Rhetorical Resources for Innovation in Communication Through the Design of Brand Marks of Corporate Identity

Rhetorical Resources for Innovation in Communication Through the Design of Brand Marks of Corporate Identity

Leire Fernández Iñurritegui (Universidad del País Vasco, Spain & Euskal Herriko Unibertsitatea, Spain) and Eduardo Herrera Fernández (Universidad del País Vasco, Spain & Euskal Herriko Unibertsitatea, Spain)
DOI: 10.4018/978-1-7998-3628-5.ch010
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Without a doubt, visual rhetoric constitutes a fundamental paradigm for recognizing resources that can guarantee an innovative and more effective communication in our essentially competitive corporate communicative environment. In this chapter, the authors reflect on graphic design from a linguistic basis to a particular approach to rhetorical principles. This is presented as a paradigm of an innovative creative model in the discursive construction of brands marks of corporate visual identity. In short, this chapter formulates a proposal of rhetorical variants in which graphic designers can find graphic resources and communication strategies that are essential for the creation of innovative messages.
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We live times of an overwhelming number of homogeneous visual messages required by and within a competitive market. It seems that everything is already said and done. Thus, unfortunately, we can see how the application of rigid design models (design routines) seems to be imposed to adapt to the hegemony of productivity versus creativity. As a reaction to this communicative context, authentic graphic designers feel compelled to combine innovation and the reflection of what already exists, with the aim of building a socially shared novelty. These graphic designers keep designing people’s visual environment, trying to convey expression and meaning to the ideas, products, services, and values ​​that society produces. In this way, graphic design as a discipline producing graphic signs cannot ignore its commitments to current social discourses. Surely, this approach is always adopted from the need to innovate with sense in order to adapt to the requirements and conditions of each time. Consequently, graphic design is obliged to look for new graphic resources and new expressive dispositions. All in all, it tries to ensure that the formal development of graphic productions provides substance to the natural progress of visual language.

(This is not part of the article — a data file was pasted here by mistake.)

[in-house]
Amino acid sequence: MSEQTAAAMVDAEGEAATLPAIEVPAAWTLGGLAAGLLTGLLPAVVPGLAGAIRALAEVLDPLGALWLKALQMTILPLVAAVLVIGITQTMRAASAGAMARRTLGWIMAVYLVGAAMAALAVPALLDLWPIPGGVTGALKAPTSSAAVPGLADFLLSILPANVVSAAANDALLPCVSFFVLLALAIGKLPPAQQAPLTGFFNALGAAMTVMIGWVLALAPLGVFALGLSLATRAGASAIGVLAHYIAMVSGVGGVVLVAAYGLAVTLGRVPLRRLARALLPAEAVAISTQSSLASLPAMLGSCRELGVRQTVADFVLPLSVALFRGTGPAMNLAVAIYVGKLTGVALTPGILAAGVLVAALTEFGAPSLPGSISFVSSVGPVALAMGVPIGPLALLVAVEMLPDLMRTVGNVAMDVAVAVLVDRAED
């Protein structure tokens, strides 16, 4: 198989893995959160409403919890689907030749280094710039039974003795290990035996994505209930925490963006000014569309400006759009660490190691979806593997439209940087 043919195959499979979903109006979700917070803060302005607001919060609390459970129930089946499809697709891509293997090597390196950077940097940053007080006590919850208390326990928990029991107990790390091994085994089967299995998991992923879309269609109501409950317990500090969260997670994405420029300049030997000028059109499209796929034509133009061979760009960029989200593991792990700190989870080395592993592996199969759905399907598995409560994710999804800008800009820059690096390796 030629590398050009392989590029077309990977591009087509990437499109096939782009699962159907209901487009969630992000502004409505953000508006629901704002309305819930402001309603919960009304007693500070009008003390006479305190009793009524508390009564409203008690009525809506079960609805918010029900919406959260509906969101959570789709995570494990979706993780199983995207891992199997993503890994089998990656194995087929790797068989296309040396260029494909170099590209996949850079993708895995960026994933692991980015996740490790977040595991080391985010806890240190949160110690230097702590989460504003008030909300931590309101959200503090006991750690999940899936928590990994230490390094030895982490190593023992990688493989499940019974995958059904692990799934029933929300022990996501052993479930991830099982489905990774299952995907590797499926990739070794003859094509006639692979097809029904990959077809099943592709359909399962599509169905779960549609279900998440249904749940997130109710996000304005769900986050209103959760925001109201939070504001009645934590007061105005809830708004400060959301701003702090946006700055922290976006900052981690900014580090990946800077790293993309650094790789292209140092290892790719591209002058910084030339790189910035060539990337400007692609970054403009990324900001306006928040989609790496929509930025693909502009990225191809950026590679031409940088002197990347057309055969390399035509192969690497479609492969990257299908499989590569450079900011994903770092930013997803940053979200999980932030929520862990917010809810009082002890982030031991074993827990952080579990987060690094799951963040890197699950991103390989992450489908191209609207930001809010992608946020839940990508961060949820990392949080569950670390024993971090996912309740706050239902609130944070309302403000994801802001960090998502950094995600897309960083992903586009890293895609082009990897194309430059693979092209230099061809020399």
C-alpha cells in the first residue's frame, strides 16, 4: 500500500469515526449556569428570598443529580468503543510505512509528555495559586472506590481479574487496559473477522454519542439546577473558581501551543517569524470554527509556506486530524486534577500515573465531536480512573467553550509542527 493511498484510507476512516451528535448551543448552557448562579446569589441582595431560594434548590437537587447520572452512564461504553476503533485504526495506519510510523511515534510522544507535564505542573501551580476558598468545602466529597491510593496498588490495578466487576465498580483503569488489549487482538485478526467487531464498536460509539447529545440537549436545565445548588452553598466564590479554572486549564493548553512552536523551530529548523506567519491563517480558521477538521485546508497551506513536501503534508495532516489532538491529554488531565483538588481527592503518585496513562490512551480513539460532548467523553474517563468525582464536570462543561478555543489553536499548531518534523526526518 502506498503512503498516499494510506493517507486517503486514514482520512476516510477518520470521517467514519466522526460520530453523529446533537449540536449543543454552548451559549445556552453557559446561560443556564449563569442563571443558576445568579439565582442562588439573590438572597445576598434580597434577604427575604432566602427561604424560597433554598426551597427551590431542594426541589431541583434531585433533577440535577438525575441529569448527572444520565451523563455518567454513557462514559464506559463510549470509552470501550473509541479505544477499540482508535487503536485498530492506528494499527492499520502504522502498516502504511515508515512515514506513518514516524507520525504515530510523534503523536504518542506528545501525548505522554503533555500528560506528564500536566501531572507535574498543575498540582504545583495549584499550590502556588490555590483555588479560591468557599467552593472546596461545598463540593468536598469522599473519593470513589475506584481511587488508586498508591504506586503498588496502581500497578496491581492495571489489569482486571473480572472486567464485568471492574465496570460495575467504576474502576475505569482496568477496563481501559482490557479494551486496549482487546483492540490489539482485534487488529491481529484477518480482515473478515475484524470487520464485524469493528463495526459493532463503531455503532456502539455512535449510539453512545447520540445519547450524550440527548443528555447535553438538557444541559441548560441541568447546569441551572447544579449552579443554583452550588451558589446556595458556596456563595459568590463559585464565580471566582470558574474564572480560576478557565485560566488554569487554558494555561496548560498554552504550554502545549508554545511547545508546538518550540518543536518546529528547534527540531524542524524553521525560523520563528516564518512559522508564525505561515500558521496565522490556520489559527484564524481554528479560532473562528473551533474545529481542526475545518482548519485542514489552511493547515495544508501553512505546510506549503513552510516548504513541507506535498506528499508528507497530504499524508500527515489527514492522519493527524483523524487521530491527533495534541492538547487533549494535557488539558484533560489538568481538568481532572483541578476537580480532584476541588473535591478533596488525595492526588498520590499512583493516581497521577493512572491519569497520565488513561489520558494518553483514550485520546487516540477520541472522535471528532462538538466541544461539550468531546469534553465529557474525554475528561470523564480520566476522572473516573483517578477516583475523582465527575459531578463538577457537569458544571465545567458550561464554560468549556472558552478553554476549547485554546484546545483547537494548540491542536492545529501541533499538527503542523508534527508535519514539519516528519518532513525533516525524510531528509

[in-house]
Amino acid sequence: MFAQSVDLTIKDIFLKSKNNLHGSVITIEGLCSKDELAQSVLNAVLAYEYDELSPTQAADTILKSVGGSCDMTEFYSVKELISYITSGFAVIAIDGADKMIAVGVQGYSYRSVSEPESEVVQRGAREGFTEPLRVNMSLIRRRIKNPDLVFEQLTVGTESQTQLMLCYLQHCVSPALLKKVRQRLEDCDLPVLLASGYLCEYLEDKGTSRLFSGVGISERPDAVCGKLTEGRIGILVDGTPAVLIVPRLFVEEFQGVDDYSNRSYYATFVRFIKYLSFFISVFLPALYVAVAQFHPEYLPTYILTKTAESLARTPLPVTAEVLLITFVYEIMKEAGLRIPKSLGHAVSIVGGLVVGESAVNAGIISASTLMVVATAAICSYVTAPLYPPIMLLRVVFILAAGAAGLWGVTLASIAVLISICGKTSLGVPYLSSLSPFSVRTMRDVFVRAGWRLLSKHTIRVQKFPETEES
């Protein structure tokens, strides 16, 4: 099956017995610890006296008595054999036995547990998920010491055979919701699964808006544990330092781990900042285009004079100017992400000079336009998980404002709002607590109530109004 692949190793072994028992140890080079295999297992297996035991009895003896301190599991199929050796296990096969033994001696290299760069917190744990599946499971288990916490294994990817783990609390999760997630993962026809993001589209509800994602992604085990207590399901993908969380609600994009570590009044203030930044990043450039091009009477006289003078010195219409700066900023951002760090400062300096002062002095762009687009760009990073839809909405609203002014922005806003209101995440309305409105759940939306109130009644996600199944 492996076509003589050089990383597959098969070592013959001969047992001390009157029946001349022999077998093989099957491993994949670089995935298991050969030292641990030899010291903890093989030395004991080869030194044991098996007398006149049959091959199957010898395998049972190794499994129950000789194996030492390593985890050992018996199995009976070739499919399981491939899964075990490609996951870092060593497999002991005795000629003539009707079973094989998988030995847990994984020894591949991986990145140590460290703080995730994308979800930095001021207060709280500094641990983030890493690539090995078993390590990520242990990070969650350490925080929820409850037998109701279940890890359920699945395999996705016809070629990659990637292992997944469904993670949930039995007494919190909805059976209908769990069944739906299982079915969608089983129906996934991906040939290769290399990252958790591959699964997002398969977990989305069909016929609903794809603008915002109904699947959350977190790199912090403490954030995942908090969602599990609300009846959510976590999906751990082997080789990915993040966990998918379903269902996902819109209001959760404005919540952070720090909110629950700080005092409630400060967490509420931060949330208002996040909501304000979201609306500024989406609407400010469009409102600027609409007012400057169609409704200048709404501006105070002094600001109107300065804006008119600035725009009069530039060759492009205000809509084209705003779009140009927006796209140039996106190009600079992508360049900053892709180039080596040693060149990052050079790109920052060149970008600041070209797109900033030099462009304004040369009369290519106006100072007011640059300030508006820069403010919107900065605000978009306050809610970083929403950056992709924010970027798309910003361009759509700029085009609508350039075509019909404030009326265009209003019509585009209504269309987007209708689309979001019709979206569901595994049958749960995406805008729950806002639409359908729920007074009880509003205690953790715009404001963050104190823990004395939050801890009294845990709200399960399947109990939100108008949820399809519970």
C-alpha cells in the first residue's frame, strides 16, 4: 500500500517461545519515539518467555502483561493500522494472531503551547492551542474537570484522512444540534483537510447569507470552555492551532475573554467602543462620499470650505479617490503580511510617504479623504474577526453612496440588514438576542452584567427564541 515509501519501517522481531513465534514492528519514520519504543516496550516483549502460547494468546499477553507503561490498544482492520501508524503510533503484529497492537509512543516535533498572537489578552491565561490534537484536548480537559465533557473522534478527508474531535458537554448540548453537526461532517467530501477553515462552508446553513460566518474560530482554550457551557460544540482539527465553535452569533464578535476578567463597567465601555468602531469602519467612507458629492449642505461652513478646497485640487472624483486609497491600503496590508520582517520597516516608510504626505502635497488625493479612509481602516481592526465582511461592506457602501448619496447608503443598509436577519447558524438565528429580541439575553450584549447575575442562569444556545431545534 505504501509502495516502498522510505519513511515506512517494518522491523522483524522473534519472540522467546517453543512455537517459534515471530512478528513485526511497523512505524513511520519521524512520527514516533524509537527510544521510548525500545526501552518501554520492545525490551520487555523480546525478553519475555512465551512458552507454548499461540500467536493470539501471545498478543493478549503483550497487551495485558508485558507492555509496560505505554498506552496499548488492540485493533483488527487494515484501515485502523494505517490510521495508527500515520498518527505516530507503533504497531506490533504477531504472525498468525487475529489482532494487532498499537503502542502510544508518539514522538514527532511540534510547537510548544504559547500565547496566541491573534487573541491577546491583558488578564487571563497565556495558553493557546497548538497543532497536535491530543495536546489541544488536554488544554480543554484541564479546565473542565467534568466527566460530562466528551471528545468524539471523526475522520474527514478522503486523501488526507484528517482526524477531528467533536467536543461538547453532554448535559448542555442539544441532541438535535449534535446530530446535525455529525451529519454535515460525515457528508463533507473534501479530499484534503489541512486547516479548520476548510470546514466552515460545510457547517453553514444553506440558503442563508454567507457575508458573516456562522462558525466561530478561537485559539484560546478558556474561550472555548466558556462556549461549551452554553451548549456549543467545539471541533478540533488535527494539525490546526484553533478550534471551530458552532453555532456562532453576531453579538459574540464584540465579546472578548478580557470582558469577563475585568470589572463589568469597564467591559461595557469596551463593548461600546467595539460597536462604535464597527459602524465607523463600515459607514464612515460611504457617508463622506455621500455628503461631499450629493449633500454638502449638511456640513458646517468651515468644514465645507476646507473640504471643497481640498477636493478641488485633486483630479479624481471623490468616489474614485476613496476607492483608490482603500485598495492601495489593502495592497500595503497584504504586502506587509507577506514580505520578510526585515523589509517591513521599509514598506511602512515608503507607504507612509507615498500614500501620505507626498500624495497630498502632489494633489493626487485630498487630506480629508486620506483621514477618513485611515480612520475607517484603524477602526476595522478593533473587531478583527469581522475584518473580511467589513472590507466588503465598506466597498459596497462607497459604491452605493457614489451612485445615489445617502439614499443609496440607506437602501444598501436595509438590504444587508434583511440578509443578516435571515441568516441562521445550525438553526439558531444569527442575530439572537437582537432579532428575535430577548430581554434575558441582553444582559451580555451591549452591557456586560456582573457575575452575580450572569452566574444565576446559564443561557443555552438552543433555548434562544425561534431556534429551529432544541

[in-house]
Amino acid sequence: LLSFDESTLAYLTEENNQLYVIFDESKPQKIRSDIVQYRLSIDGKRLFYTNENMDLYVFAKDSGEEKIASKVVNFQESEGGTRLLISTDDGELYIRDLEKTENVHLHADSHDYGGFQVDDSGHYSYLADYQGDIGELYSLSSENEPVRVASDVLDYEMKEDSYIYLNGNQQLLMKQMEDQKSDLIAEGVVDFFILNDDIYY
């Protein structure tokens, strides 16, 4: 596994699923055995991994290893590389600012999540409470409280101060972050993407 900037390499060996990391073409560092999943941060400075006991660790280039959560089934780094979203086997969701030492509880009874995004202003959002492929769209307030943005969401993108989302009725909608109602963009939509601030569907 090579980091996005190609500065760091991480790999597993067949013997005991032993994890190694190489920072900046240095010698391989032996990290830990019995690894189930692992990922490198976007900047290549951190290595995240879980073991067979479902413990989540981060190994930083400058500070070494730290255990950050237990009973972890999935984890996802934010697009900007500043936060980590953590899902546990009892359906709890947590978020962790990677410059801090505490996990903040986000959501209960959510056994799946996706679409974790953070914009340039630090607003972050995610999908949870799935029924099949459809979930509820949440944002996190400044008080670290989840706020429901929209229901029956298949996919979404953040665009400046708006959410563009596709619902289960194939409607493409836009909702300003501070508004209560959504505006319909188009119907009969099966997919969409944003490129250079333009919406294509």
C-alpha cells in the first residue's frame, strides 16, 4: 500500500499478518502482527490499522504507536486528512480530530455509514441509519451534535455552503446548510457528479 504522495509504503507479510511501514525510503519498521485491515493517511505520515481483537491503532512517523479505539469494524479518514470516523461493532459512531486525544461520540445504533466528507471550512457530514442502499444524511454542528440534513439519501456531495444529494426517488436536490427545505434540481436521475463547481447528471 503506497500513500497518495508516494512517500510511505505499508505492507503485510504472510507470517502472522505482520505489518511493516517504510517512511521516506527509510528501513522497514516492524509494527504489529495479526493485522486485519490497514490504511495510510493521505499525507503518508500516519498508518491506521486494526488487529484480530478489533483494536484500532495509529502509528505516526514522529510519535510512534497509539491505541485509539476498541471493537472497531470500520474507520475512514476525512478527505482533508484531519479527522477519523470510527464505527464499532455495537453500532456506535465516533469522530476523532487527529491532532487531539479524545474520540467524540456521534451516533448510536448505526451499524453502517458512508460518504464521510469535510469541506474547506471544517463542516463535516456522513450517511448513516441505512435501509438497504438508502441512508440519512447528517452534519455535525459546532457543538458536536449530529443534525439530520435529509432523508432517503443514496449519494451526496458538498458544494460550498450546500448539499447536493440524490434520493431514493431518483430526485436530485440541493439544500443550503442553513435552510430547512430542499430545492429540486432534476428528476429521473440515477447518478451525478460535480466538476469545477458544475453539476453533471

In this search for new forms of graphic expression for the external visualization of communicative needs of a corporate nature, graphic design has the faculty to host new languages, of which rhetorical language is an enhancer of values of argumentation, individuality, difference, and identity of corporate visual signs (i.e., brand marks). A language capable of helping the designer to create a solid text to persuade and that brings new meanings by increasing the communicative capacity of the visual text.

Nowadays, the only means to achieve backing is speech. This discourse is not characterized from an ornamental perspective, but it is eminently argumentative. In this sense, rhetoric, as we understand it today, has recovered its original communicational character. The techniques of argumentation constitute the main factor of a society that trusts in the capabilities of the human being and recognizes one’s freedom. This is the context in which visual rhetoric develops. This is the context where we live. A free society, which, as in the ancient Greek democracy, is indispensable to resort to discourse in order to persuade the addressee to choose between political options or to acquire a certain product (Rey, 2012, p. 357). Here we talk about visual rhetoric and by that we mean a practical, everyday-use, utilitarian rhetoric. That is, and we insist, a socially necessary rhetoric that can only achieve its goals through argumentation in its speeches, beyond its merely ornamental aspects. This is, in essence, something which graphic design should always be reflected upon in its discursive practice. Rhetoric and design are directly linked to everyday life and their mission is to help to make reasonable decisions on issues that affect people. As for design, if the graphic language is not clear, it cannot fulfill its mission. And if it is not meaningful, it cannot convince.

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